To be told that your symptoms have no identifiable physical cause can be at once both a relief and a curse. In one sense the doctor is giving you a clean bill of health. But there’s the chance they have made a mistake. What’s more, if the symptoms persist without explanation, you face the stigma and frustration of people suspecting your problems are “merely” psychological or, worse still, made up. A new study has investigated neurology patients who were told that their symptoms had no identifiable physical cause, following them for a year and a half to see if and how their diagnoses changed.
Jon Stone and his colleagues recruited the help of 36 consultant neurologists working in Scotland’s main neurology clinics. Besides a minority of patients who were excluded for being too young or ill, records were kept from nearly all new neurology cases in Scotland between December 2002 and February 2004.
Of the 3781 available patients, around a third were diagnosed as having symptoms that were either “somewhat” or “not at all” explained by physical disease, as opposed to being “largely” or “completely” explained. Of these unexplained cases, the majority were told by their neurologists either simply that their symptoms were unexplained or that they had a headache or that they had conversion symptoms (the physical manifestation of an emotional problem). In a minority of cases, patients were given vague diagnoses such as “pain symptoms” or “fatigue”.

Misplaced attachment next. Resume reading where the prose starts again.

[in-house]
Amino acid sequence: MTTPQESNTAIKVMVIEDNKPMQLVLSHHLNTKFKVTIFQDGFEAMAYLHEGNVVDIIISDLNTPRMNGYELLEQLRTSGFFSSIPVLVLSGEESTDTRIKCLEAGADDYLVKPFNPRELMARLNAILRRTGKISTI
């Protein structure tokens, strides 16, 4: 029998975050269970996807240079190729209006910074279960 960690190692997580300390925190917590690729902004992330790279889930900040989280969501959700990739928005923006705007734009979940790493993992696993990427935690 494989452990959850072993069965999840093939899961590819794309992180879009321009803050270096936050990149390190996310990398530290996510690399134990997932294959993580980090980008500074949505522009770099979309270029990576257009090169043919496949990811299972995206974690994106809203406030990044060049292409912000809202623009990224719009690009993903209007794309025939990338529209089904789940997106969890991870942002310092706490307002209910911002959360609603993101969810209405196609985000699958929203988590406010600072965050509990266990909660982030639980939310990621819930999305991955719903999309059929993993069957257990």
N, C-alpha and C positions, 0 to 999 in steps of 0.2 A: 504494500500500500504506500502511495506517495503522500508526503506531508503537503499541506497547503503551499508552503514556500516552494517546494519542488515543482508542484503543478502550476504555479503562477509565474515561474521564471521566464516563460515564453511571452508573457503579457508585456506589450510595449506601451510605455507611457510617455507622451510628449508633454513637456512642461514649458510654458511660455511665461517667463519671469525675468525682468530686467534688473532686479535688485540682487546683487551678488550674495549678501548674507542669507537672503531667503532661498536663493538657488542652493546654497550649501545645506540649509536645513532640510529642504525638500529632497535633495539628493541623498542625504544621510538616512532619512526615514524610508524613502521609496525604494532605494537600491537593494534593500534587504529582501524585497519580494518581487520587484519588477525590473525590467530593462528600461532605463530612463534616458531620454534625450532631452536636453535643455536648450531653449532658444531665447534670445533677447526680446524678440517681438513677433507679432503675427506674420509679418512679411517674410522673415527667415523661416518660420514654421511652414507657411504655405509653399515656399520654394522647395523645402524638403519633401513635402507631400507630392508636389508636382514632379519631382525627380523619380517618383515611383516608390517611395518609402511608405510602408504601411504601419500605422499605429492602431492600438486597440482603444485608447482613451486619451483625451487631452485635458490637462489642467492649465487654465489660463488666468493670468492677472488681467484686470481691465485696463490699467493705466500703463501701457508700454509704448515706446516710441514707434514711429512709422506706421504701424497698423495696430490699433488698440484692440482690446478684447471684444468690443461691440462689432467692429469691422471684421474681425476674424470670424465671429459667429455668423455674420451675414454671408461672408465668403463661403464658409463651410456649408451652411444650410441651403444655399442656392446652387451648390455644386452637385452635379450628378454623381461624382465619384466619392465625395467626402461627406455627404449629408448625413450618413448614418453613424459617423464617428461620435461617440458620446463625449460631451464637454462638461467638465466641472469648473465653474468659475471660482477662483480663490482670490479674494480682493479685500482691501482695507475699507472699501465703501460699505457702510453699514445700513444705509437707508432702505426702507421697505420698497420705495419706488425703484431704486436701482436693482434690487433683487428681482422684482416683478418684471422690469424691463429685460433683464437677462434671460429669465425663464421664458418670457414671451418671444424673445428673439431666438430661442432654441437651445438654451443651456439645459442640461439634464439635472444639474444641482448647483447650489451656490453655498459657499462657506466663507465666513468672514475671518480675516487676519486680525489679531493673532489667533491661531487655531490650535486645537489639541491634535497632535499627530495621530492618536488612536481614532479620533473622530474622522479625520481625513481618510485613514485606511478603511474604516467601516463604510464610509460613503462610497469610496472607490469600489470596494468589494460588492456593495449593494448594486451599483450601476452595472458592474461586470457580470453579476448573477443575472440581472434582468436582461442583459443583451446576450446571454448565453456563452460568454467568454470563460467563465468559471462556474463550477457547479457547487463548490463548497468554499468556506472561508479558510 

Had the story changed much 19 months later? Through contact with the patients’ GPs (their primary physicians), Stone’s team found just four cases where the neurologist had confidently declared the patient’s symptoms as unexplainable, but where an organic illness had subsequently been diagnosed – these were multiple sclerosis, Alzheimer’s Disease and two forms of brain lesion.
About 100 other patients had also subsequently received a change of diagnosis, but in most of these cases it was simply that an organic cause that had previously been identified as “somewhat explaining” the symptoms was now seen as the sole cause. In other cases, the initial neurological diagnosis had allowed for the possibility that a physical diagnosis might later be found; a genuinely new condition had emerged; or in some cases, the first neurologist still disputed the subsequent organic diagnosis made by another doctor. There were also five deaths, although these were apparently unrelated to the patients’ earlier symptoms.
“New diagnoses that explained the original symptoms rarely emerged over the following 18 months in this study,” the researchers said. “Whilst the diagnoses of ‘symptoms unexplained by organic disease’ must continue to be made with care, the data presented here suggest that serious diagnostic change after an initial clinical assessment by a consultant neurologist is unusual.”
Stone J, Carson A, Duncan R, Coleman R, Roberts R, Warlow C, Hibberd C, Murray G, Cull R, Pelosi A, Cavanagh J, Matthews K, Goldbeck R, Smyth R, Walker J, Macmahon AD, & Sharpe M (2009). Symptoms ‘unexplained by organic disease’ in 1144 new neurology out-patients: how often does the diagnosis change at follow-up? Brain : a journal of neurology, 132 (Pt 10), 2878-88 PMID: 19737842